Yesterday, Johnson & Johnson JNJ and Achillion Pharmaceuticals Inc ACHN announced this week that they are entering into a collaboration agreement to develop one or more of Achillion’s lead hepatitis C virus (HCV) treatments, including ACH-3102, ACH-3422 and sovaprevir. After initially spiking more than 15 percent on Monday, shares of Achillion fell nearly 15 percent on Wednesday as shareholders were disappointed by the terms of the deal.
Deutsche Bank analysts released a report on Tuesday breaking down the deal and what it means for other players in the HCV space. Here’s what they had to say.
Impact on other HCV names
According to the report, Deutsche Bank is not making any changes to its forecasts for Gilead Sciences Inc GILD or AbbVie Inc ABBV based on the Johnson & Johnson/Achillion deal. Deutsche Bank already accounted for competition in their models for the two stocks, and stated that “this deal does not change our numbers.”
Market share projections
Deutsche Bank is projecting long-term market share in the HCV market of 60 percent for Gilead and 15 percent for AbbVie. The remaining 25 percent long-term market share is reserved for competition from the likes of Enanta Pharmaceuticals Inc ENTA, Regulus Therapeutics Inc RGLS, Merck & Co Inc MRK, Johnson & Johnson, Achillion and others.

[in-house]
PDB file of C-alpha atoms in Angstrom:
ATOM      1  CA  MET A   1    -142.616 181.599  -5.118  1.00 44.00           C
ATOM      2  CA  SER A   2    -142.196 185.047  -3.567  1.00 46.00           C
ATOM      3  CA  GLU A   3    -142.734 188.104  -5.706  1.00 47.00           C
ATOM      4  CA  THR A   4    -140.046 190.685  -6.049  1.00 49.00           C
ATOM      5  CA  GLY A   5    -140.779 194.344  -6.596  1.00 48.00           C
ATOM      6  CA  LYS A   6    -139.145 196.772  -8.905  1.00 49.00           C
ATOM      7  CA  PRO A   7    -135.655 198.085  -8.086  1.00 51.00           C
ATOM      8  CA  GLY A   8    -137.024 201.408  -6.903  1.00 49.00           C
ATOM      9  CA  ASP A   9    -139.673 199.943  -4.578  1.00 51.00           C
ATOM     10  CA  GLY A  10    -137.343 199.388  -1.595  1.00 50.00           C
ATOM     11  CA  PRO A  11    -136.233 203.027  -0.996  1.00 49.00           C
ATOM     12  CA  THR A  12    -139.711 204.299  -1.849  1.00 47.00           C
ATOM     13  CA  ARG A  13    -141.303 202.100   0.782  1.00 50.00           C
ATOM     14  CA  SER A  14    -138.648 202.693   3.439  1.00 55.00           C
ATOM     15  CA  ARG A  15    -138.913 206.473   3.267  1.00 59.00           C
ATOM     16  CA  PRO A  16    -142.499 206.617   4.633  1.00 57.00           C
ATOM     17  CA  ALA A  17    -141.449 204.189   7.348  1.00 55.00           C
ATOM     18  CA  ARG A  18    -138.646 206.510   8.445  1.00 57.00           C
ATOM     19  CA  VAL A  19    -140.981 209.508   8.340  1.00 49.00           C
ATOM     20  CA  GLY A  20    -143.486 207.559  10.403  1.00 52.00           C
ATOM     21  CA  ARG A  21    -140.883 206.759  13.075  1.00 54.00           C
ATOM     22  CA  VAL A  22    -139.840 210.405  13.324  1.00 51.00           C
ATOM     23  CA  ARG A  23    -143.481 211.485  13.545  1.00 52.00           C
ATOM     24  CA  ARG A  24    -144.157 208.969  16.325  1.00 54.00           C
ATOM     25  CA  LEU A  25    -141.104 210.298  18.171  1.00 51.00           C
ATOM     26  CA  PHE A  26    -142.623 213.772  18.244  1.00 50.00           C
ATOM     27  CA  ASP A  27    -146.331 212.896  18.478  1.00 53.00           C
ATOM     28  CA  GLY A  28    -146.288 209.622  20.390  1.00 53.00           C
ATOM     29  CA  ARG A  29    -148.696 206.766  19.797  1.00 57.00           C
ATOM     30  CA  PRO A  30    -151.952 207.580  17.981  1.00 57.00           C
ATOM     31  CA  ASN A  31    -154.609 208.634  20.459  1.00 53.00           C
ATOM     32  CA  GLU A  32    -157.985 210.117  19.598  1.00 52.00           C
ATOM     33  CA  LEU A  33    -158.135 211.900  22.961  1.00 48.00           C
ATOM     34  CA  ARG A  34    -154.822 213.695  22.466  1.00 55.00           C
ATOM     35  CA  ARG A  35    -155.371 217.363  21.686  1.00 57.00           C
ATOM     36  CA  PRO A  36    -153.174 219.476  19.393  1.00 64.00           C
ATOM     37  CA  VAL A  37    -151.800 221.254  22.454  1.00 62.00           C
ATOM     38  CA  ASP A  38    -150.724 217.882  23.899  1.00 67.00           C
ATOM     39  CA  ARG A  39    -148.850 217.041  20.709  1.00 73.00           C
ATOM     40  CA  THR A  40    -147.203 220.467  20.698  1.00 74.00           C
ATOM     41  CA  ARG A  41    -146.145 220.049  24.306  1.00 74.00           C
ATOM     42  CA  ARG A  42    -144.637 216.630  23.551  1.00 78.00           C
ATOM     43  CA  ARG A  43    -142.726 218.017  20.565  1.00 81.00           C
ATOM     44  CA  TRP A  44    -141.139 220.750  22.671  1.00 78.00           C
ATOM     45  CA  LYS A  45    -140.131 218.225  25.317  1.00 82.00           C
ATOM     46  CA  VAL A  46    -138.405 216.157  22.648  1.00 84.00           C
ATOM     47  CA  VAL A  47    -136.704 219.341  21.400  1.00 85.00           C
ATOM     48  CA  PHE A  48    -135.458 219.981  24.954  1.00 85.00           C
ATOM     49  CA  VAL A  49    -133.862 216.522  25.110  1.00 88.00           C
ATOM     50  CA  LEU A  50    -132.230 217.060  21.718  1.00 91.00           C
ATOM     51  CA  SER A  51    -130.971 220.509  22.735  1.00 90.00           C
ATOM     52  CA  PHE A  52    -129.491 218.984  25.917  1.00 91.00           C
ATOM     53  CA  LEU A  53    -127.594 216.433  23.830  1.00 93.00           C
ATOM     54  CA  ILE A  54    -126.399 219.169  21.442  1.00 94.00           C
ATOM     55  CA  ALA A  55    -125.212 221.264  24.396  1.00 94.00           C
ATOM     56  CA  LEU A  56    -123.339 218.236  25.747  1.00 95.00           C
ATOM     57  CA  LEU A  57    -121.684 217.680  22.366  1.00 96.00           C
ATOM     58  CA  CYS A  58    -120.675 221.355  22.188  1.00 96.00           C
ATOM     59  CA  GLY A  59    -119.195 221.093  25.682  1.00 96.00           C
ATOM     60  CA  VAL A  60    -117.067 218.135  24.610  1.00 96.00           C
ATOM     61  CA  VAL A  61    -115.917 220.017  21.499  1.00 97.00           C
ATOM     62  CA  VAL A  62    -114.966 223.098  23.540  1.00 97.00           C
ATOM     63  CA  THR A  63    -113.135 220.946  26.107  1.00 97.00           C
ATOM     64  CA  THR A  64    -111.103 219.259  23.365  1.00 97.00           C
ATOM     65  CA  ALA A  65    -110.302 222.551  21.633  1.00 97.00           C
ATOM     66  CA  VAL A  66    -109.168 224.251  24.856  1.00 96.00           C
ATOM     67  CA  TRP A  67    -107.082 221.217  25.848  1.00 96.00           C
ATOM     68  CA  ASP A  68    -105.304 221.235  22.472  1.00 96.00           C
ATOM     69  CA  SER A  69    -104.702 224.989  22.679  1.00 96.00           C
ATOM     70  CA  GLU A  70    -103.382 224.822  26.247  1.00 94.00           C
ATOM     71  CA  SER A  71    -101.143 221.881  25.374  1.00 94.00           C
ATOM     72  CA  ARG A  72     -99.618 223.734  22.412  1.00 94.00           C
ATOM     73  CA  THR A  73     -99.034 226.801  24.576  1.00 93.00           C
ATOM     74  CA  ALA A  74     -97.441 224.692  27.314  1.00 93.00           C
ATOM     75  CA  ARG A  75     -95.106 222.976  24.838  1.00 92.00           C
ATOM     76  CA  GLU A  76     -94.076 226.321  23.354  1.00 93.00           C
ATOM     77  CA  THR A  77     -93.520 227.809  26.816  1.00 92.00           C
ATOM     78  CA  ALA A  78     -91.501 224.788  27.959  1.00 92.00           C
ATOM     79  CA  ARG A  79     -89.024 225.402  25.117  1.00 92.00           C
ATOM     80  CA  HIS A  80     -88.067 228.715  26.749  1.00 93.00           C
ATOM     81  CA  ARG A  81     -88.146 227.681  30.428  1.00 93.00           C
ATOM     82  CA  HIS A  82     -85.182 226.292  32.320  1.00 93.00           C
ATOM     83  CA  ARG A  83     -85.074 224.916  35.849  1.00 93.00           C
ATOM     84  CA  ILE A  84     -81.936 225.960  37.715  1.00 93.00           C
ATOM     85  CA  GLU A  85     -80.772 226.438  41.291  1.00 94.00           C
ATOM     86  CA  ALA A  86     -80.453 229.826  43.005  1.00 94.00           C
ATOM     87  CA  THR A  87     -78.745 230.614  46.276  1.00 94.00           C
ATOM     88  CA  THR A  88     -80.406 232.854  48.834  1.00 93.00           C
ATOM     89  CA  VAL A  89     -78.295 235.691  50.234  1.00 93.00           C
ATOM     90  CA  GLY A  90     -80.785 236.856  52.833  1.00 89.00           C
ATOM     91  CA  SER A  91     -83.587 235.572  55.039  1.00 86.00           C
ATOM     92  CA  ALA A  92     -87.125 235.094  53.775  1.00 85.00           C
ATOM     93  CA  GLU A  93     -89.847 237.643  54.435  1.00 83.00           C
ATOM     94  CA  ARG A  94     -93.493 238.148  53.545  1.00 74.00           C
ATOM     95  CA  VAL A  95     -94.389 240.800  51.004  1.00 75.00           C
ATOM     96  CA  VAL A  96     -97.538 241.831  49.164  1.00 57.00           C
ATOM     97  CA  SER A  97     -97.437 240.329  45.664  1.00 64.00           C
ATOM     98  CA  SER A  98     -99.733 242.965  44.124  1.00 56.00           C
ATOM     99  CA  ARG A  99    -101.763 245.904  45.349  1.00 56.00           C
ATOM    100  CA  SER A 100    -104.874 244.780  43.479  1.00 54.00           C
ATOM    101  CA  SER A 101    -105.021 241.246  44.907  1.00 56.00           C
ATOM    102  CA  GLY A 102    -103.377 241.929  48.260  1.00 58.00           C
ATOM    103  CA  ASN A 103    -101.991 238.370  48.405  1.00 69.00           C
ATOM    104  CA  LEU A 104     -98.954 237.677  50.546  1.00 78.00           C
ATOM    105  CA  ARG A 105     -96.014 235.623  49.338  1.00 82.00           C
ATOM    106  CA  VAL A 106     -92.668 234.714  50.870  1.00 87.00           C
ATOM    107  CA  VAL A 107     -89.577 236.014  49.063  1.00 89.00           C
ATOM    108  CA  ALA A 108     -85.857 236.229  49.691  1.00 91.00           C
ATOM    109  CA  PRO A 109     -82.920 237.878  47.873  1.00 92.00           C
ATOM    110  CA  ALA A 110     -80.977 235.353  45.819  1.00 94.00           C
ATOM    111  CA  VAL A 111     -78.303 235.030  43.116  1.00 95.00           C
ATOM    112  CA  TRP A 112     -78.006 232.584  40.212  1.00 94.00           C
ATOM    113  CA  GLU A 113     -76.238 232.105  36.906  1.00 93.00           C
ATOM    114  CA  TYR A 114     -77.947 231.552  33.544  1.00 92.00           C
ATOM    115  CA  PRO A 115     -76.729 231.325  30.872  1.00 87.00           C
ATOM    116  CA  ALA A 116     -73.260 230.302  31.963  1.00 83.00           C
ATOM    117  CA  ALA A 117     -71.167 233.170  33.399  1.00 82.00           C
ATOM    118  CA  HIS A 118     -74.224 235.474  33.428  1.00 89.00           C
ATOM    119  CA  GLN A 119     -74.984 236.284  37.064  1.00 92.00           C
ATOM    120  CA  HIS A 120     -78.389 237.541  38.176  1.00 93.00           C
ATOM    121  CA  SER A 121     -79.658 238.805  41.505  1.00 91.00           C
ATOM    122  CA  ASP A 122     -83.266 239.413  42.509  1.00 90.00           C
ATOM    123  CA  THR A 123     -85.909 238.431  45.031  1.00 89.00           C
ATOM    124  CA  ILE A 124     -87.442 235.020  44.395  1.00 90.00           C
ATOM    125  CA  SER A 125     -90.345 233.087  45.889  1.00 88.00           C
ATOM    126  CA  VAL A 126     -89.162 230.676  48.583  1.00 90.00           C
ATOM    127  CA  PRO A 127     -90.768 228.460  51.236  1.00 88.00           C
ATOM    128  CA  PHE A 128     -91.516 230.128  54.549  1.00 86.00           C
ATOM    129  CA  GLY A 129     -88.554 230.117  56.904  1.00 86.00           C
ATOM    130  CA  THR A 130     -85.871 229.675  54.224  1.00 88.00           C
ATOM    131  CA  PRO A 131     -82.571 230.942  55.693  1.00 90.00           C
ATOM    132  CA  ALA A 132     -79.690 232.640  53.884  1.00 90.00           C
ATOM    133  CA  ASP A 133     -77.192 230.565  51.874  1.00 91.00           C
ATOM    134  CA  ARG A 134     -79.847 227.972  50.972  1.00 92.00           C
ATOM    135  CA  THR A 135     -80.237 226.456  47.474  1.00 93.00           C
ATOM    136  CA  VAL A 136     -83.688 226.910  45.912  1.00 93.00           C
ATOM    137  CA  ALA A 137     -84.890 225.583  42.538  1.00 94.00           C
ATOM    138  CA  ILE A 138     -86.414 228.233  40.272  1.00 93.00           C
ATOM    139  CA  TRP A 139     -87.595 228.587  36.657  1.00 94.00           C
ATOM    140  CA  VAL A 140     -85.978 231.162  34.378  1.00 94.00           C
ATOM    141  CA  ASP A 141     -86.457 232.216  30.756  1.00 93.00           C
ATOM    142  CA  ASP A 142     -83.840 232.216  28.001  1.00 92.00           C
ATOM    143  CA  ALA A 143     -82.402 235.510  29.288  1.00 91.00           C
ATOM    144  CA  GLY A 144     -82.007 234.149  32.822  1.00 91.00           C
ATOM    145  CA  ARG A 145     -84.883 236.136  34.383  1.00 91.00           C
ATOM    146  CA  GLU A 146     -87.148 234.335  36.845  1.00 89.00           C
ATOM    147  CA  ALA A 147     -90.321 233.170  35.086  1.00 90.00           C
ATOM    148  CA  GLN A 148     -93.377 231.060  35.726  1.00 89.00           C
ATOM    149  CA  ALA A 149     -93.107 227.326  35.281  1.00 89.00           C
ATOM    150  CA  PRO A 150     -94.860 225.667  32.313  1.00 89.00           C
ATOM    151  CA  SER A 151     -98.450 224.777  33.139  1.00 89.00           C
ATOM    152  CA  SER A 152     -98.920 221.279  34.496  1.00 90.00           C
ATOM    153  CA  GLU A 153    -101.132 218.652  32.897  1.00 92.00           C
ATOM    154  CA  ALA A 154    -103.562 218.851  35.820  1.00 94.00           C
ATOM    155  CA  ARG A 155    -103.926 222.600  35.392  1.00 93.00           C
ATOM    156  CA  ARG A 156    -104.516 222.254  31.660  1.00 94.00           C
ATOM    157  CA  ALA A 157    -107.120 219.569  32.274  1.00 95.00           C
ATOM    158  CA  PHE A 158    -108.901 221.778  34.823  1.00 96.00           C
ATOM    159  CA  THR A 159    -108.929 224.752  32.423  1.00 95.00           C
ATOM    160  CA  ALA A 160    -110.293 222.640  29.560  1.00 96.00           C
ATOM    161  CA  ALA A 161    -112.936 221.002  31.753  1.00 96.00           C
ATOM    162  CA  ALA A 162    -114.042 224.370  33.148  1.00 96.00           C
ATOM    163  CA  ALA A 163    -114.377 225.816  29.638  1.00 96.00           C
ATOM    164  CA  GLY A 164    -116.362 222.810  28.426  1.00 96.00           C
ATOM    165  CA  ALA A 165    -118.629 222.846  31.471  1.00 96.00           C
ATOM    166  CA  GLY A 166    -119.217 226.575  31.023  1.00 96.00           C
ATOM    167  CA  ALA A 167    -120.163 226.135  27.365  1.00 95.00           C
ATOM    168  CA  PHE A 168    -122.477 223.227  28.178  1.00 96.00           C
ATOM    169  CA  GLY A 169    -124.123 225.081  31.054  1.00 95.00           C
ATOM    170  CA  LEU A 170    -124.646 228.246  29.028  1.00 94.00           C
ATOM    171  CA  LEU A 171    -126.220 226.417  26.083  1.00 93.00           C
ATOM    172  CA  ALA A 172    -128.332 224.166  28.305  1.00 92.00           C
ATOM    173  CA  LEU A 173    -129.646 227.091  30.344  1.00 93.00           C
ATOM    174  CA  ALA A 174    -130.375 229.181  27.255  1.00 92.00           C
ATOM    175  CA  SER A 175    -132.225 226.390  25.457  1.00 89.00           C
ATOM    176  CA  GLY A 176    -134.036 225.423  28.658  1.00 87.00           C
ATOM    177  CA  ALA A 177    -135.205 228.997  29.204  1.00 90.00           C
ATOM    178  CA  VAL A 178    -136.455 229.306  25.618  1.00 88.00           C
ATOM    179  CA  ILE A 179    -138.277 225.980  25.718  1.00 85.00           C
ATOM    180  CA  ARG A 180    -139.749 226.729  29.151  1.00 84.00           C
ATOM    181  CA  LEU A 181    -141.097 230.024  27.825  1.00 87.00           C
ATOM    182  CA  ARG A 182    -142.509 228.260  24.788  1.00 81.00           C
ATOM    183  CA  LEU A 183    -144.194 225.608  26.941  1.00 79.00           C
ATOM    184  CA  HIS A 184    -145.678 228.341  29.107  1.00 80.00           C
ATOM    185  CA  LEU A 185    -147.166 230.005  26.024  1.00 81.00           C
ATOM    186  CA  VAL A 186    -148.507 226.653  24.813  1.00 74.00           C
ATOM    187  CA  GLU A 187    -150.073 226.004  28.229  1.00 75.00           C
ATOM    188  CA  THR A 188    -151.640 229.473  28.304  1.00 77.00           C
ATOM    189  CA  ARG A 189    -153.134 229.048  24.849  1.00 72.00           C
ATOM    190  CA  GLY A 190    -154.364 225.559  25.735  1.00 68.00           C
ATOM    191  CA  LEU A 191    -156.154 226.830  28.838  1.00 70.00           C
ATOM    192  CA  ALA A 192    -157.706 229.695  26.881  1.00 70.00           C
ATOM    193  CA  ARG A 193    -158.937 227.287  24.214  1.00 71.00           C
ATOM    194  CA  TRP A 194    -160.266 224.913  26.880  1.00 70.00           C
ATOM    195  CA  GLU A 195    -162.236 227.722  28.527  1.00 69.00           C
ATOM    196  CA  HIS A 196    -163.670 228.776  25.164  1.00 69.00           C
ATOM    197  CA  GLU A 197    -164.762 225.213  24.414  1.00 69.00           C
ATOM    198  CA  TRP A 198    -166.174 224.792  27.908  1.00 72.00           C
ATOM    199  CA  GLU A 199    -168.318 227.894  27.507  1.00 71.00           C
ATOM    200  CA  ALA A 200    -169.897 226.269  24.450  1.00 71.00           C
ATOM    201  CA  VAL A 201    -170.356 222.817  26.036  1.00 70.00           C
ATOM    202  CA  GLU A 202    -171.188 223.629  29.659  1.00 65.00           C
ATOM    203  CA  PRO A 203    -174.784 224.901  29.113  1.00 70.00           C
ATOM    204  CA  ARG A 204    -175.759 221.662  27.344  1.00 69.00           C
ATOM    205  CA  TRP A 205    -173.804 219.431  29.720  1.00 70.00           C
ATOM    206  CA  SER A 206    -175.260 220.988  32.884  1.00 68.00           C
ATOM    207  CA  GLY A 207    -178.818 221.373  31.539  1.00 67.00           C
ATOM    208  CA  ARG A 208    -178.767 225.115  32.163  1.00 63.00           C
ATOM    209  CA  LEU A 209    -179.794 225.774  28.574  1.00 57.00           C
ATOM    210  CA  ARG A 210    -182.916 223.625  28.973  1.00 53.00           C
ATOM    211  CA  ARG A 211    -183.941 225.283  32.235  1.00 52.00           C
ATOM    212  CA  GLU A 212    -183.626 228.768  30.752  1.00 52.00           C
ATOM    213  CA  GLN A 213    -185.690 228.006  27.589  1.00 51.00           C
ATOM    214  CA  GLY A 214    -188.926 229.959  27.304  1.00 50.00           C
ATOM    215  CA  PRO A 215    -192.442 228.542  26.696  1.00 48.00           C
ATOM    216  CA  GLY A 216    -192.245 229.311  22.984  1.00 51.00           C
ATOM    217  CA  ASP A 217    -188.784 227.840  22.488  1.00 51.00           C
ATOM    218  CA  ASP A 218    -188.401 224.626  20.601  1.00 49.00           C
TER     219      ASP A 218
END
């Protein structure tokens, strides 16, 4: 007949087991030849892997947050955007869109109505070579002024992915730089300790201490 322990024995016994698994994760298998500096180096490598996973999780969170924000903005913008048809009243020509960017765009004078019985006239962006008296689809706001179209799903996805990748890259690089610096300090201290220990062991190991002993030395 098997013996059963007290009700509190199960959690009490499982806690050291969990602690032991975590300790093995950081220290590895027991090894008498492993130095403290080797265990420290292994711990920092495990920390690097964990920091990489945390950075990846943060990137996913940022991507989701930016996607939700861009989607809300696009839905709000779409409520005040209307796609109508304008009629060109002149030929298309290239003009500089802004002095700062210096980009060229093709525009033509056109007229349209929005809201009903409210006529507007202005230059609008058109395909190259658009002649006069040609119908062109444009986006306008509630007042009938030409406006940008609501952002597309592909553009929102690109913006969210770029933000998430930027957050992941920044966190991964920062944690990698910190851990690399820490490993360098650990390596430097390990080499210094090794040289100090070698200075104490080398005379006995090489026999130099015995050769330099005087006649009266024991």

While Deutsche Bank is not altering its current models for the HCV space, analysts note that each additional 5.0 percent drop in HCV market share for AbbVie results in about a $4 per share reduction to the company’s discounted cash flow.
Deutsche Bank currently has a Buy rating on Gilead and a $125 target for the stock.
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